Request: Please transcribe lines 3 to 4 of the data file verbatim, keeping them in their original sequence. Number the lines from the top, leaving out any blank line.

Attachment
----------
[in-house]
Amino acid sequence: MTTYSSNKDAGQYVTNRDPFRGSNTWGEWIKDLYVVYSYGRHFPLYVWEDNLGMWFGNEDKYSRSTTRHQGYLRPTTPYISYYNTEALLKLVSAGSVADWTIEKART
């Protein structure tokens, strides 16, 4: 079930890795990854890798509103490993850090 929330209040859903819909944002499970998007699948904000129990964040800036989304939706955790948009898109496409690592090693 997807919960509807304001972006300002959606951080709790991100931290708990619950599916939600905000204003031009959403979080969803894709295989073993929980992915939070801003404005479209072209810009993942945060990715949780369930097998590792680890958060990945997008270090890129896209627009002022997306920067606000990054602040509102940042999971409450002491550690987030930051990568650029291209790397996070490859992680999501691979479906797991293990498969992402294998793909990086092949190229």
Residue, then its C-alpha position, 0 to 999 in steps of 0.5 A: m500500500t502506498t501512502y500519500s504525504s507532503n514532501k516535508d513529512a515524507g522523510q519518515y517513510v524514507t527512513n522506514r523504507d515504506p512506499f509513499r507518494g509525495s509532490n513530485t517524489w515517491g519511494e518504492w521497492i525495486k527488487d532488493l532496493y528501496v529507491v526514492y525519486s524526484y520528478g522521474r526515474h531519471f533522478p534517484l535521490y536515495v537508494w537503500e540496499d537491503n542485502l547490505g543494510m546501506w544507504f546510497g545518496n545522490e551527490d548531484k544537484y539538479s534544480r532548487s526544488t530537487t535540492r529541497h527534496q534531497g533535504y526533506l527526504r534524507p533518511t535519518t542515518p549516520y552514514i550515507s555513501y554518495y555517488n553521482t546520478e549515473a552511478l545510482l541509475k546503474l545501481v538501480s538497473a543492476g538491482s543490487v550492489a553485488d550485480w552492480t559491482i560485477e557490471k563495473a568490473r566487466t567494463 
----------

């Protein structure tokens, strides 16, 4: 079930890795990854890798509103490993850090 929330209040859903819909944002499970998007699948904000129990964040800036989304939706955790948009898109496409690592090693 997807919960509807304001972006300002959606951080709790991100931290708990619950599916939600905000204003031009959403979080969803894709295989073993929980992915939070801003404005479209072209810009993942945060990715949780369930097998590792680890958060990945997008270090890129896209627009002022997306920067606000990054602040509102940042999971409450002491550690987030930051990568650029291209790397996070490859992680999501691979479906797991293990498969992402294998793909990086092949190229």
Residue, then its C-alpha position, 0 to 999 in steps of 0.5 A: m500500500t502506498t501512502y500519500s504525504s507532503n514532501k516535508d513529512a515524507g522523510q519518515y517513510v524514507t527512513n522506514r523504507d515504506p512506499f509513499r507518494g509525495s509532490n513530485t517524489w515517491g519511494e518504492w521497492i525495486k527488487d532488493l532496493y528501496v529507491v526514492y525519486s524526484y520528478g522521474r526515474h531519471f533522478p534517484l535521490y536515495v537508494w537503500e540496499d537491503n542485502l547490505g543494510m546501506w544507504f546510497g545518496n545522490e551527490d548531484k544537484y539538479s534544480r532548487s526544488t530537487t535540492r529541497h527534496q534531497g533535504y526533506l527526504r534524507p533518511t535519518t542515518p549516520y552514514i550515507s555513501y554518495y555517488n553521482t546520478e549515473a552511478l545510482l541509475k546503474l545501481v538501480s538497473a543492476g538491482s543490487v550492489a553485488d550485480w552492480t559491482i560485477e557490471k563495473a568490473r566487466t567494463 